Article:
Senior Guard Darxia Morris is the other Bruin averaging double-digit points at 11.6 a game, and also leads the team in steals. Four other Bruins (Markel Walker, Rebekah Gardner, Doreena Campbell, and Atonye Nyingifa) average 9+ points a game, meaning UCLA doesn't rely on just one or two players for their scoring, with multiple scoring options. In 10 games so far, UCLA has had five different leading scorers.
The strengths of the team include: rebounding (out-rebounding opponents by 9 a game); pressure defense (25 forced turnovers a game, 15 due to steals); drawing fouls with a focus on interior play; attempting 22 free-throws per game; and being top three in the conference in shooting percentage, scoring defense, scoring margin, and turnover margin. Where the Bruins struggle most noticeably is by shooting 62% at the free-throw line as a team, missing an average of 8 per game. UCLA can be sloppy with the ball, too, averaging close to 18 turnovers a game. With guard Erica Tukiainen graduated, UCLA has not been much of a perimeter team, attempting only 6 three-pointers per game and shooting 28% from behind the arc. Only two players have emerged as three-point shooters, with Morris shooting 33% and Gardner 35%.
UCLA has assembled a pretty strong NCAA Tournament profile so far. UCLA has an RPI of 11 (which actually went down from a top 10 RPI due to facing two weaker teams this week). UCLA already has four top-100 RPI victories, with two against top-50 teams. With a stronger Pac-10 this year, UCLA still has LSU and 6 top-100 RPI Pac-10 teams to build a strong tournament resume. Six of the 10 wins for the Bruins have come on the road, so UCLA has gained some good road experience that will hopefully pay off during conference play.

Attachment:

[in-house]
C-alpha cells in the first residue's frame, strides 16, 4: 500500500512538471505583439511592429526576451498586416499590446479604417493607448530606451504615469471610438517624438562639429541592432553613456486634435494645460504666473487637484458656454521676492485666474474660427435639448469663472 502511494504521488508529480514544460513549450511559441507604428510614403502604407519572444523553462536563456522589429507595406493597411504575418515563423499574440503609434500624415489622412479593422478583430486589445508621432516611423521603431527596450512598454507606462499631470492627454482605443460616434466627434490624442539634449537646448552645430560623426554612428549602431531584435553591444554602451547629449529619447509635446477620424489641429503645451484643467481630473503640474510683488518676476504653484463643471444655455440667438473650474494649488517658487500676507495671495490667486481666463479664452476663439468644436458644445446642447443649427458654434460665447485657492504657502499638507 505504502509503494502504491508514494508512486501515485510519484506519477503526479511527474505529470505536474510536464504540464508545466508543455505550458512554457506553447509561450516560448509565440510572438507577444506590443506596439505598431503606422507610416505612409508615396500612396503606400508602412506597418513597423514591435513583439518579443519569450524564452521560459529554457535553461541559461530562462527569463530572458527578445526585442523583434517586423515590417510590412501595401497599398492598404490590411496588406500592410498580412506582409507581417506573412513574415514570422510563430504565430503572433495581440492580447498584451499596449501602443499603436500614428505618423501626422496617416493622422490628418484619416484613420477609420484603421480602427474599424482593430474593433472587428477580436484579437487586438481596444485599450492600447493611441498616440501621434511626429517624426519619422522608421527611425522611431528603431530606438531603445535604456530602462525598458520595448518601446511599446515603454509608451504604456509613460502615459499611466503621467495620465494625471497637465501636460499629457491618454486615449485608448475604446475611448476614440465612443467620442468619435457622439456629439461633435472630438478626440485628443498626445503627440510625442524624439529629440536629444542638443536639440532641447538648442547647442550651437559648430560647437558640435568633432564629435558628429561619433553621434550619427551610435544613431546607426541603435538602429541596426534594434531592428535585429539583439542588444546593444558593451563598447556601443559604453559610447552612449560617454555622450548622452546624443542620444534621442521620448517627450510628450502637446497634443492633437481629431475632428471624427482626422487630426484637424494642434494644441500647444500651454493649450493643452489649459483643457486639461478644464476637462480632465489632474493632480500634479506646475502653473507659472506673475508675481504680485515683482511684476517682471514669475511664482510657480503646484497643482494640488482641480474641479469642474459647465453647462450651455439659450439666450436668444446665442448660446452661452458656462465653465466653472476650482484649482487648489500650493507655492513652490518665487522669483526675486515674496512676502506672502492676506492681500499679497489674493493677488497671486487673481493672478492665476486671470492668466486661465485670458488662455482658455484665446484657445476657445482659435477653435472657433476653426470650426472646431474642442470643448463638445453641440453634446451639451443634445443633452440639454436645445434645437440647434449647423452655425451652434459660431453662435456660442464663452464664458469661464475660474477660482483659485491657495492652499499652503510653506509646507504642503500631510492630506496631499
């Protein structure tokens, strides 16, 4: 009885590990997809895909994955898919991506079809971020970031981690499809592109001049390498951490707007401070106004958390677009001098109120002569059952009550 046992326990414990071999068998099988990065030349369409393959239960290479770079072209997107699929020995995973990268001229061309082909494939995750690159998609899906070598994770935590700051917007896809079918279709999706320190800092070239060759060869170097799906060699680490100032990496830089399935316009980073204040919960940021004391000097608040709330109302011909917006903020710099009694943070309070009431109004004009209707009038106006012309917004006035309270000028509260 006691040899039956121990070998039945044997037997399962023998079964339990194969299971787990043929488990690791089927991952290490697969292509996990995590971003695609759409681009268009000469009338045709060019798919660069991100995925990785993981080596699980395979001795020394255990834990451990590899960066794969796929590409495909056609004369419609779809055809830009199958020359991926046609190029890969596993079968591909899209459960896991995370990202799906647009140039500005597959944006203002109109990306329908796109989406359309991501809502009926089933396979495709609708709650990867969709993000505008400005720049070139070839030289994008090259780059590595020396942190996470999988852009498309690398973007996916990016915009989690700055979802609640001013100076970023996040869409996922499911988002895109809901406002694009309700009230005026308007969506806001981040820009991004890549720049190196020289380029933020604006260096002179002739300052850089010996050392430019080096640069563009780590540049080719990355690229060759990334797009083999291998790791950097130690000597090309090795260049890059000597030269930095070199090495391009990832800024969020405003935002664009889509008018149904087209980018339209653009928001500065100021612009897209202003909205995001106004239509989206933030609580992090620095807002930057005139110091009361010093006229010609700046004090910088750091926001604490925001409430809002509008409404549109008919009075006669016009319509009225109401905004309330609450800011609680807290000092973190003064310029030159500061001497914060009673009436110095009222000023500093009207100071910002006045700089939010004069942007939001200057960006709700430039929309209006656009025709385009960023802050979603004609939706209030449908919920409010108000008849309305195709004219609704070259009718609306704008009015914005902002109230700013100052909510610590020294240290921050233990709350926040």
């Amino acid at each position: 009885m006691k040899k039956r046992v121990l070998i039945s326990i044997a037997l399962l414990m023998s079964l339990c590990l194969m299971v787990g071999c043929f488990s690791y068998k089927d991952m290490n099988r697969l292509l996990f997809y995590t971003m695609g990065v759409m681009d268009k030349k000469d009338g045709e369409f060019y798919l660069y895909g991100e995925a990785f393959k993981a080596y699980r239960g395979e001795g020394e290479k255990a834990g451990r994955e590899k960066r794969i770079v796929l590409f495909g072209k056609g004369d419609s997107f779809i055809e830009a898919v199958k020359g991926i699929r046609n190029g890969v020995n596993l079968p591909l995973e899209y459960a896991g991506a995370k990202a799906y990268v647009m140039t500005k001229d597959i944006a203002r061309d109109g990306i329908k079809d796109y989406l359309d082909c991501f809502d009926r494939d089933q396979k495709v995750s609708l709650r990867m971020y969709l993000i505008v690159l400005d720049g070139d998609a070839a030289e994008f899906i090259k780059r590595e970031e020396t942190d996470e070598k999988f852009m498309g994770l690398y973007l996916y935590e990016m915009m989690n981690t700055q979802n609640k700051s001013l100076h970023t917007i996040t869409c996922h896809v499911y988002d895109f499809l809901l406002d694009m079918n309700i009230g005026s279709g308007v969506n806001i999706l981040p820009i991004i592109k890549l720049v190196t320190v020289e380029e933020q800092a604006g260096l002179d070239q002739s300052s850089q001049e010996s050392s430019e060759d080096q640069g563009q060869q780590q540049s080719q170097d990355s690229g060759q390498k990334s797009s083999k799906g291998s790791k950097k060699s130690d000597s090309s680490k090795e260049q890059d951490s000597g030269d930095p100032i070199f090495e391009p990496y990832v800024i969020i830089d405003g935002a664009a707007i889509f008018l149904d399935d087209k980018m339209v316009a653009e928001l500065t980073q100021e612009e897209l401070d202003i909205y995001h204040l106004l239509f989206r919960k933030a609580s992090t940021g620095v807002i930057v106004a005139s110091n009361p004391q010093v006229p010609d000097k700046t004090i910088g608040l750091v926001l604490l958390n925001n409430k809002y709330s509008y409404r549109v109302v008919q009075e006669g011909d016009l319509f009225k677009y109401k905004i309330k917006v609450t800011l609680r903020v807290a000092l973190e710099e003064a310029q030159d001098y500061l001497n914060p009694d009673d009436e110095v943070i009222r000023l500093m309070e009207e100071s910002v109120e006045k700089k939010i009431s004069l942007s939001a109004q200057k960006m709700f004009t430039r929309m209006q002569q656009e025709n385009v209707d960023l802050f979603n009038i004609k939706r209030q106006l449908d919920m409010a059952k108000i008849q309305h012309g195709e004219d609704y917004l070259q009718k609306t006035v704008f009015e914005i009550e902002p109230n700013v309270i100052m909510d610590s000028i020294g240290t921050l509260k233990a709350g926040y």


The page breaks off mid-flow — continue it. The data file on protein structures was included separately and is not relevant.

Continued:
Looking to the future, Caldwell has brought her recruiting talents from Tennessee to Westwood. After a successful 2009-2010 campaign, Nikki turned it into a phenomenal 2011 recruiting class, which was ranked #3 nationally by ESPN, only behind perennial powers Tennessee and Connecticut. Caldwell has signed a four-person class, with three players ranked in the national top 30. They are:
-- Justine Hartman, 6-2 post, Brea (Calif.) Brea-Olinda, #7 national prospect
-- Kacy Swain, 6-3 forward, Temecula (Calif.) Chaparral, #25 nationally
-- Sheila Boykin, 6-2 forward, Long Beach (Calif.) Poly, #27 nationally
-- Moriah Faulk, 5-9 guard, Santa Monica (Calif.) High, four-star prospect
With the frontcourt set for the near future, Caldwell will be focusing on recruiting high quality guards. While there is far less information available about women's recruiting compared to men's, it's known that UCLA is in the running for the #1 shooting guard in the 2012 national class and the #5-ranked prospect overall, 6-0 Jordan Adams from Santa Ana (Calif.) Mater Dei. Also involved are Tennessee, Cal, USC, and Notre Dame.
The biggest challenge in women's basketball recruiting is the lack of elite talent compared to men's basketball, with a small handful of elite programs getting their pick of the litter (Stanford, UCONN, Tennessee), leaving other programs to fight for the next tier. A huge coup and step forward for UCLA recruiting was getting Markel Walker, the current UCLA sophomore who was a McDonald's All-American and ranked the #4 player in the nation for 2009. She had committed to local Pittsburgh, but then changed her commitment to UCLA. After stealing Walker, bringing in a solid 2010 class, and then securing a top-3 national recruiting class for 2011, Caldwell has the foundation for a strong program in the next several years. With perhaps the best season in recent UCLA women's basketball history looking like it may unfold in 2010-2011, Caldwell appears to have earned the rep as a hot, young coach leading an up-and-coming program, and may have the ability to challenge the big-named programs for top recruits, especially those in Southern California and the west.